Lockport City School District Superintendent Michelle Bradley said this week that the district does not currently have a date for implementation of its new Aegis facial recognition system.
The district is using $1.4 million of its allocated $4.2 million SmartSchools Bond Act funding to implement a new security camera system equipped with Aegis facial recognition software, which has been purchased from Ontario-based SNTech.
On Monday, Bradley said district officials are still discussing privacy matters with the state education department. She said the district anticipates that the state Board of Regents will be discussing a section of New York education law that deals with the release of personally identifiable information at its next meeting. The board is scheduled to meet on Jan. 14.
"It seems to make sense to see what comes out of the discussion that the Board of Regents has related to privacy matters (and how it may relate to the use of the Aegis system)," Bradley said in an emailed response to questions from the US&J.
A New York State Department of Education official confirmed that the agenda for the Jan. 14 meeting has not been finalized.
Bradley later said, in a phone interview, that NYSED Chief Privacy Officer Temitope Akinyemi told her the state Board of Regents plans to discuss the law at its meeting.
The New York Civil Liberties Union has asked both NYSED and the New York State Legislature to halt the district's surveillance project.
When asked whether anyone from NYCLU had reached out to the Board of Regents, spokesperson Naomi Dunn said NYCLU is a member of the Data Privacy Advisory Council, which was formed by Akinyemi, and it has been involved in giving input on the formulation of new regulations for the education law section that deals with privacy.
In December, the school board adopted a policy to specifically deal with the Aegis software.
Previously, Director of Technology Robert LiPuma said the policy, titled "Operation and Use of Security System/Privacy Protections," will govern two important additions to the district's security operation, the Raptor ID system and the Aegis facial recognition system. The Raptor ID system is more of a demographic matching system that checks someone if they are in the national sex offender database, whereas Aegis will look at faces to make sure they are not on the district's "unwanted person" list.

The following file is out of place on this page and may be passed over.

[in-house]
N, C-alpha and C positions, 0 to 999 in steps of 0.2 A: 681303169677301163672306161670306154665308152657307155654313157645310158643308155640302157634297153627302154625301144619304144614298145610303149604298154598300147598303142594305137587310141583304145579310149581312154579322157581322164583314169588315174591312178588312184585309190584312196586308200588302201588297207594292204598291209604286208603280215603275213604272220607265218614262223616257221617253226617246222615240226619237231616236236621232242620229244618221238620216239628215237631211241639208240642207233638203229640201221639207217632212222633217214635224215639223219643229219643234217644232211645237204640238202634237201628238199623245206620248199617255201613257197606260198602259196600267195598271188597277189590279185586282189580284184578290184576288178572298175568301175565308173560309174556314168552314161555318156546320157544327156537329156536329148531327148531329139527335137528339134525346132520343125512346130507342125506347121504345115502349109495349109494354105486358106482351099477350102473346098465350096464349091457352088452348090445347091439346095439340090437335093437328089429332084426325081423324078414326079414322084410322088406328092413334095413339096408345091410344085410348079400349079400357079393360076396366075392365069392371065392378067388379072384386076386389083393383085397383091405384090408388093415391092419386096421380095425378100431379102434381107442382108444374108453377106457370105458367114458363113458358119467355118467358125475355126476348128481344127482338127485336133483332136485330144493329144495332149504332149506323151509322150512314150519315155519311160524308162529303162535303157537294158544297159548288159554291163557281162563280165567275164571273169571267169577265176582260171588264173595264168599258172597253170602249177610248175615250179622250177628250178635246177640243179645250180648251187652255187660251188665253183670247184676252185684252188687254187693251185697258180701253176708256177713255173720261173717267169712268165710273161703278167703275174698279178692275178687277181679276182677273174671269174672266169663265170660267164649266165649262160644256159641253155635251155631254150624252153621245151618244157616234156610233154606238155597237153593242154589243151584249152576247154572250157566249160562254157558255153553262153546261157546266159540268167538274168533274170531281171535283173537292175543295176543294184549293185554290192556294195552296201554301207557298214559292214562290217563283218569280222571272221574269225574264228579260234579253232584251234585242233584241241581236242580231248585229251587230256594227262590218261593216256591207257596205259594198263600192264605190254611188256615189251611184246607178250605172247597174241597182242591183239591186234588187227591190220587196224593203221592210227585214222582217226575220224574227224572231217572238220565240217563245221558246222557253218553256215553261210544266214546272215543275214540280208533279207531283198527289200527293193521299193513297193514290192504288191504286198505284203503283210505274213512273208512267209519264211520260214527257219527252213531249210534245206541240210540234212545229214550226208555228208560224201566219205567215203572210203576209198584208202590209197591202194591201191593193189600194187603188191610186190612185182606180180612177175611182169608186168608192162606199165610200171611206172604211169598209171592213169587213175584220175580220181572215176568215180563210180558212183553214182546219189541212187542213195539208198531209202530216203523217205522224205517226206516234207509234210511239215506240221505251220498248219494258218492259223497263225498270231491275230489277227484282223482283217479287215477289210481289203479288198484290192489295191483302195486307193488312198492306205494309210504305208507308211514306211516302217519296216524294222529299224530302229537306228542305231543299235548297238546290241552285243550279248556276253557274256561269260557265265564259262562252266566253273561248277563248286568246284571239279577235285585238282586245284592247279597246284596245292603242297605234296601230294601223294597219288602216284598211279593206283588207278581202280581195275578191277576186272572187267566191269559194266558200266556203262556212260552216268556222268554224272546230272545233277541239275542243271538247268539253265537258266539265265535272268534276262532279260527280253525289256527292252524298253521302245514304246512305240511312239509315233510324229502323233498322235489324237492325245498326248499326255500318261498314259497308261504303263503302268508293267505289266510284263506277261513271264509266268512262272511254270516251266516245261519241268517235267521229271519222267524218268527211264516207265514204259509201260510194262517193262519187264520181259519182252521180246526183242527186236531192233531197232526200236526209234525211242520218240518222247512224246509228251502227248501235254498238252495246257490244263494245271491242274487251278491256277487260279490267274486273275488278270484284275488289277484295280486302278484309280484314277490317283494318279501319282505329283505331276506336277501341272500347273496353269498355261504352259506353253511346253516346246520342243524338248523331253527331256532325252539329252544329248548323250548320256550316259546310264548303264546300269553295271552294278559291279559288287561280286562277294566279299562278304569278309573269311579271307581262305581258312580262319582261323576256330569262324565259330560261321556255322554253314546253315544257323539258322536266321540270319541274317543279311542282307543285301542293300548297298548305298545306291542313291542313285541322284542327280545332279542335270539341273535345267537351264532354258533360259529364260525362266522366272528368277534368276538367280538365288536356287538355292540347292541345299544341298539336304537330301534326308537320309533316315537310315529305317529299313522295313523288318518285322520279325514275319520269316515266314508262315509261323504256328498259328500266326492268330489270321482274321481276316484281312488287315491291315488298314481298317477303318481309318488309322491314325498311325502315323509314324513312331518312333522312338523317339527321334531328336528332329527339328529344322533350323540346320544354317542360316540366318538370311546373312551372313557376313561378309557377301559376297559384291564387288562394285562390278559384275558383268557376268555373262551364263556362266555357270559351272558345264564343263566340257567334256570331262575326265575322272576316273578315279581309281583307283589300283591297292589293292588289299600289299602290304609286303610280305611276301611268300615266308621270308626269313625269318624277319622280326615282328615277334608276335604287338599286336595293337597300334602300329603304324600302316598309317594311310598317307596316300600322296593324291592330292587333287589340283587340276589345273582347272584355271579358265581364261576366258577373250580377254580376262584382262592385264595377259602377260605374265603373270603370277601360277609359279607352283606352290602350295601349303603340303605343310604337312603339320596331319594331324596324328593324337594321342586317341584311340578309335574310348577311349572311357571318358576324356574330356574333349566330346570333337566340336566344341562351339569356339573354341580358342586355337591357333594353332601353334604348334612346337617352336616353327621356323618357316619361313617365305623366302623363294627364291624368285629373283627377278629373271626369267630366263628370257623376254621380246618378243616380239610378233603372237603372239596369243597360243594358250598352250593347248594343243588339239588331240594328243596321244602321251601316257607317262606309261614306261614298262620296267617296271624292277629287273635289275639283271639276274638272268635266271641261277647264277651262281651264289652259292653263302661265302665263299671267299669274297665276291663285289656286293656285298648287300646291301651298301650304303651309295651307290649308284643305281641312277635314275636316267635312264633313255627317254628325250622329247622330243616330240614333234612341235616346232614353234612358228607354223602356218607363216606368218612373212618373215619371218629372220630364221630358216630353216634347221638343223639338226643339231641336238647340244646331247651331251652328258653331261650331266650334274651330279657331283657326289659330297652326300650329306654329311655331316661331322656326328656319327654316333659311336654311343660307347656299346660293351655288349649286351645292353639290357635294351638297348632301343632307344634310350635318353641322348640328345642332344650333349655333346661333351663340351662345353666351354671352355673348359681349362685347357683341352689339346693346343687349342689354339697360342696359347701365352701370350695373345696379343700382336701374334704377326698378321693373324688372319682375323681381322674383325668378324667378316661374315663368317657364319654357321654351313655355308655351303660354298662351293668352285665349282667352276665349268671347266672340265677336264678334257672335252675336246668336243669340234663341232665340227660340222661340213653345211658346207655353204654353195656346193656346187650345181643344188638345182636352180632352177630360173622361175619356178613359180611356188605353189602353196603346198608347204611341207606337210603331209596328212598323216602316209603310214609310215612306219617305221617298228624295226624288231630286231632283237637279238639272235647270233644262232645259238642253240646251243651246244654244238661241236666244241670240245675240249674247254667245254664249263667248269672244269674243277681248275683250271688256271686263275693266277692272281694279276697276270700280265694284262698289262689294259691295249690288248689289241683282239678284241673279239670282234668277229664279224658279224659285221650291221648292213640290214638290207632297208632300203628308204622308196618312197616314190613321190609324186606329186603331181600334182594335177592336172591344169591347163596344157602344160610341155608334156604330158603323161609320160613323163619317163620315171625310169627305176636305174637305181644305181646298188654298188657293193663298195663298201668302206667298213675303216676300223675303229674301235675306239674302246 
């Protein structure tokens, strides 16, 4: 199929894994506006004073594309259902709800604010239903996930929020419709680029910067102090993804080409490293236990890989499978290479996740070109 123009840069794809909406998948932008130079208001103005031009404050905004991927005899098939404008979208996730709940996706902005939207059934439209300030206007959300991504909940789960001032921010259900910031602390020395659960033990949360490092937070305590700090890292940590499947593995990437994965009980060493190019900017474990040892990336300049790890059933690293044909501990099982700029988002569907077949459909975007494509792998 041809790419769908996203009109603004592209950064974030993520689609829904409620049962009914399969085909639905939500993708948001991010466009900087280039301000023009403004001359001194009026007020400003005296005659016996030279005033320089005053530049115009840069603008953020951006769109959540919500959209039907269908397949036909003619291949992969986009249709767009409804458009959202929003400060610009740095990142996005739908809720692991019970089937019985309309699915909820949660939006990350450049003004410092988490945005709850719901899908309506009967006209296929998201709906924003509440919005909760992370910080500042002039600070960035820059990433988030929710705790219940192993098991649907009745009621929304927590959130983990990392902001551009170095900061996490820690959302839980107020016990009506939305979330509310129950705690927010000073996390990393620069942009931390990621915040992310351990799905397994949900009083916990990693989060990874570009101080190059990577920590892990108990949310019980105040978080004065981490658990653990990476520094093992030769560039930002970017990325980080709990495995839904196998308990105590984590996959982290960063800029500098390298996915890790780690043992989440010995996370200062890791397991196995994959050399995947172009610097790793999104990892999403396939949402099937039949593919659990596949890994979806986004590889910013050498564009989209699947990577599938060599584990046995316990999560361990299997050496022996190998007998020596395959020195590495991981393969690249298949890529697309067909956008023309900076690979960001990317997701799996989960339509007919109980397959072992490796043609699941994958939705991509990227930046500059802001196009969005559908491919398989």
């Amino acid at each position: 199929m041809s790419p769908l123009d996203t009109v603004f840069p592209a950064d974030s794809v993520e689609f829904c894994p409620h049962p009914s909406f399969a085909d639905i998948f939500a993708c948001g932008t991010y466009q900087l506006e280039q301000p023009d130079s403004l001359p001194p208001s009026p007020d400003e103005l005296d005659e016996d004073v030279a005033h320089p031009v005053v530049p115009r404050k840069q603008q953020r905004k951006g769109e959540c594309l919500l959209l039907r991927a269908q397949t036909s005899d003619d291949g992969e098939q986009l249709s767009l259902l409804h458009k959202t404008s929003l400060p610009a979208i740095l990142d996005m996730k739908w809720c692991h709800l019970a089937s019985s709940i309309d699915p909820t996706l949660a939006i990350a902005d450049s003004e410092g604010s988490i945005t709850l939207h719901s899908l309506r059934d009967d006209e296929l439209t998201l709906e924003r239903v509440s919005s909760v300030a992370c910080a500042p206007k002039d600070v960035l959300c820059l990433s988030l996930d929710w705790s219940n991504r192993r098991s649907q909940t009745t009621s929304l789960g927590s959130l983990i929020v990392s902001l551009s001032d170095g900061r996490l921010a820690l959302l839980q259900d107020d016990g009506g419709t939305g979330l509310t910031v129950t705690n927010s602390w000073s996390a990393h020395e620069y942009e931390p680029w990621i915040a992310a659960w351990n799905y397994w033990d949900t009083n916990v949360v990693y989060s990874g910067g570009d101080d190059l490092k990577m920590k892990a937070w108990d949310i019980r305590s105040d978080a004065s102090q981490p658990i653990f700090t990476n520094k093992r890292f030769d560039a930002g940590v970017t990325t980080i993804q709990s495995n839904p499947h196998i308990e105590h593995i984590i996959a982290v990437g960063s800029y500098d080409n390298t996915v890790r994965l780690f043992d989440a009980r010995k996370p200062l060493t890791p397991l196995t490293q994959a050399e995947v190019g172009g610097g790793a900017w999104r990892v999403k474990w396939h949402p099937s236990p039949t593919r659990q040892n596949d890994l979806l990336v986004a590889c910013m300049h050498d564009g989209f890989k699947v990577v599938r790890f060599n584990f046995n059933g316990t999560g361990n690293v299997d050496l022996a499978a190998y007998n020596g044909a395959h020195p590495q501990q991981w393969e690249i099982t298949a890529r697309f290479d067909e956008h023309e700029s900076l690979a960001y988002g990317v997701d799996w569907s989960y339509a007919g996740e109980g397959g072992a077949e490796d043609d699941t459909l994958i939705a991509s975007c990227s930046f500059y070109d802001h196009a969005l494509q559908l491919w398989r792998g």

LiPuma said the systems will work together, adding that the district will be trying the systems out for a year and can fully define after a trial year what would be the appropriate routine audits.
Aegis will alert certain district officials when the system recognizes a person on the district's unwanted list.
Those expected to be on the unwanted list may include: students who have been suspended, staff suspended or on administrative leave, level 2 or 3 sex offenders, any person who has been notified that they may not be on district property, anyone prohibited from entry to district property by court order or anyone believed to pose a threat.
Parents will be notified when their child's photo is placed in the system during periods of suspension and any other circumstances, and the photo will be removed once the suspension has ended or the circumstance has been considered resolved. Security databases will be audited from time to time to ensure all the images maintained fall within the categories set in the policy.
The policy's section on privacy says that the cameras only capture images and the images are stored for no longer than 60 days, unless the information is part of an investigation or retained in conjunction with a log of security alerts.
Retention of information for more than 60 days must be directed by a districtwide or building-level administrator and reported to the superintendent, the policy says.